Turning a blind eye when it suits; why is no one angry that Clarkson is back so soon?

I love the show Top Gear. I own many of the DVD’s, went to see the live show in Birmingham and for a Christmas present, my family all chipped in and bought me the opportunity to be driven around the Top Gear Test Track by The Stig.



Me with the Stig in a Porsche GT3

When the show was cancelled after Jeremy Clarkson punched a producer, I was gutted but I fully understood why the BBC did it. It wasn’t just a case of it being Clarkson’s last chance, but he assaulted someone. In any line of work that’s a sackable offense (though technically he wasn’t sacked, the BBC simply chose not to renew his contract)

So you can imagine my excitement when it was announced yesterday that Jeremy, along with fellow ex-Top Gear presenters James May and Richard Hammond, are making a new car show to be shown on Amazon Prime. I was ecstatic. I couldn’t wait to see what these guys were going to come up with. I saw no issues with it. Amazon are well within their rights to offer him a new contract and my response to those who say “he punched someone, I wouldn’t be working again” was “you wouldn’t be working for that employer, it doesn’t mean that you would never work again. Same here for Clarkson” But note the past tense.

As I was discussing this on Facebook with Sarah and a mutual friend, something dawned on me; there seems to have been virtually no uproar to this. No petitions, no angry blogs; nothing and then the thought struck me. If Clarkson had assaulted a woman, what would the reaction to yesterdays news have been? I suspect the answer to that would be the polar opposite to now; miles and miles of opinion columns dedicated to it. It would be very easy for me to now take the moral high ground and get on my soap box about how assault is assault and just because it was a man that was assaulted doesn’t mean it doesn’t matter. But I can’t because my response was not one of anger, as I said I was excited at the news; and I know I would be all over the angry blogs and petitions if it was a woman that Clarkson assaulted. But because it wasn’t, my reaction shows that its OK because it was a man that got assaulted. My work with the Great Men Project is partially about showing boys that there are other ways than resorting to violence, that men and women are indeed equal and assault does matter regardless whether a man or a woman is the abuser or the victim My reaction to Clarkson coming back actually undermines all this as my friend made me painfully aware of. It’s case of me contributing to the very problem I’m trying to solve.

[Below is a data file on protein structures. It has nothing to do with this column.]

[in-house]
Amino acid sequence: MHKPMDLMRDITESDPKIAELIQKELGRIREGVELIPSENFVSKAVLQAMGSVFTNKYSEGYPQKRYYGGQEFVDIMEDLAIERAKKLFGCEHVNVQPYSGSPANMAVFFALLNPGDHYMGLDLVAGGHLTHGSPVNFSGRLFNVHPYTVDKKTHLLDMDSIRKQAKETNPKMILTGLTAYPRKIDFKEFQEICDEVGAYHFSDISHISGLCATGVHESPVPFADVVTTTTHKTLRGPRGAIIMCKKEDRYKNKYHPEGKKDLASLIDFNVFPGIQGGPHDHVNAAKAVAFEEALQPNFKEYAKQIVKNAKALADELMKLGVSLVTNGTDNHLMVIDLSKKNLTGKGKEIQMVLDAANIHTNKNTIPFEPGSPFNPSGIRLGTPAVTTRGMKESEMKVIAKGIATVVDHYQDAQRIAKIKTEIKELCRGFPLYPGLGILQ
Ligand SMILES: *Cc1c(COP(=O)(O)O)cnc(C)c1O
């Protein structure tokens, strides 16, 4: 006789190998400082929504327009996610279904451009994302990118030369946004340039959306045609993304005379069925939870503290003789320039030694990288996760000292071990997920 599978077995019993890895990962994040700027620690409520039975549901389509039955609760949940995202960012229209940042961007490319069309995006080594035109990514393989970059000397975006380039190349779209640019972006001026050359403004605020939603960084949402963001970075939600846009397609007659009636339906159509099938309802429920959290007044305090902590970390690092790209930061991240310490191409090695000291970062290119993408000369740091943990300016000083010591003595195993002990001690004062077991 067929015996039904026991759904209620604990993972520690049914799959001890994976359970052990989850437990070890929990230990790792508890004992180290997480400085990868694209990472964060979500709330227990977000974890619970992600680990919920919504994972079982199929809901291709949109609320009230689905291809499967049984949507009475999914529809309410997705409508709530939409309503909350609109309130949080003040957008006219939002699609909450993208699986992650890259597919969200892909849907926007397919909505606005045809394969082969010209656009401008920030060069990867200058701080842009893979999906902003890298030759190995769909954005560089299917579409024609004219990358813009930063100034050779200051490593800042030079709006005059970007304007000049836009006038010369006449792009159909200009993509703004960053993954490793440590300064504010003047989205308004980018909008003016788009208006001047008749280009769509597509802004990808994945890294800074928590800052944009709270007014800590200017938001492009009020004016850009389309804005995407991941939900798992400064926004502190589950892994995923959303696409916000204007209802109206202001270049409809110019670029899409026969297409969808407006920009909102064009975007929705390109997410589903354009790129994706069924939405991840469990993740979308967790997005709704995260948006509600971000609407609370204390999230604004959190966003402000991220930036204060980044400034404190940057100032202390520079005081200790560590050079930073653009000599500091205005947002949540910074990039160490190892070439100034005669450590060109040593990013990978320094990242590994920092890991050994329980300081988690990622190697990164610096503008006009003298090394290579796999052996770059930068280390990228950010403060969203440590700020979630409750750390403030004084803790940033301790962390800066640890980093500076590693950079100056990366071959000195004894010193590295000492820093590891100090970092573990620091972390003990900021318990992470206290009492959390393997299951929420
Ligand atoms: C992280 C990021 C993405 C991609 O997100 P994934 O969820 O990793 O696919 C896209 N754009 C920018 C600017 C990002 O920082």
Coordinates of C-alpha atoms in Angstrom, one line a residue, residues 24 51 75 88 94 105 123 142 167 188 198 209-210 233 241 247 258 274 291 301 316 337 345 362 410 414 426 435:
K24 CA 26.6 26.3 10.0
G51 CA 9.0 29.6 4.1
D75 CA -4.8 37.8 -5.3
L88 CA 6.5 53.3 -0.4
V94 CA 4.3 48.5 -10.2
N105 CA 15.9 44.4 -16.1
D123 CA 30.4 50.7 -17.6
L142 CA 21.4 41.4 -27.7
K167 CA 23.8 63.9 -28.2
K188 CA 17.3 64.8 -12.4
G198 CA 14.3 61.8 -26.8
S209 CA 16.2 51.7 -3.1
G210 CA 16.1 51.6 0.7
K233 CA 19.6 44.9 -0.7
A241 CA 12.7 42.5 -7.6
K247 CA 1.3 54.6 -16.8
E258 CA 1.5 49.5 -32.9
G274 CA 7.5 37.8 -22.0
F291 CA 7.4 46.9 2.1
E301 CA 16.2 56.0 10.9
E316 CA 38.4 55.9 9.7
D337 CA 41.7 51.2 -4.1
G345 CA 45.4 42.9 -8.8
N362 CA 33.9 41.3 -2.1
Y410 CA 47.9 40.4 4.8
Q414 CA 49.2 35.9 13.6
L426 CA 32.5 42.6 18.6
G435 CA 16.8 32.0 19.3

There have been many things written about how public figures can assault people and seemingly not lose any status, can come back to the public limelight almost immediately and this is what has happened here. As my friend said, what does rewarding this kind of person teach people? The answer is that if you are a popular celebrity, you can get away with almost anything. Don’t get me wrong, I’m a big believer in second chances when people have admitted guilt and are working to change; this is why I had no problems with Dwain Chambers coming back to compete after his ban for failing a drugs test. Jeremy Clarkson admitted he was in the wrong but that doesn’t mean he should be able to effectively pick up where he left off. If the message that assaulting a woman doesn’t mean you lose your status, the non-reaction to yesterdays news that actually assaulting a man doesn’t mean a loss of status either has now joined that message.

The Independent, to it’s credit, is asking whether people should cancel in protest but how many will and how many more will subscribe because they have Clarkson making a show for them? For my part I won’t be subscribing to Amazon Prime though I’ll probably going to end up watching the new show by another method because I love the work the 3 of them do, probably further proof that I act on my convictions when it suits me so I can’t really be surprised or angry when I’m not the only one to do so. But maybe I should be angry at myself, maybe we should all be angry that a man who carried out an assault is now pretty much immediately back in the limelight and be asking Amazon to reconsider their decision.

But I’ll take at least anger as a starting point.


One thought on “Turning a blind eye when it suits; why is no one angry that Clarkson is back so soon?

  1. […] are spreading the very messages they’re seeking to change. This isn’t the first time I’ve written about how feminists¬†are silent when it comes to mens issues so it’s really hard not to be […]

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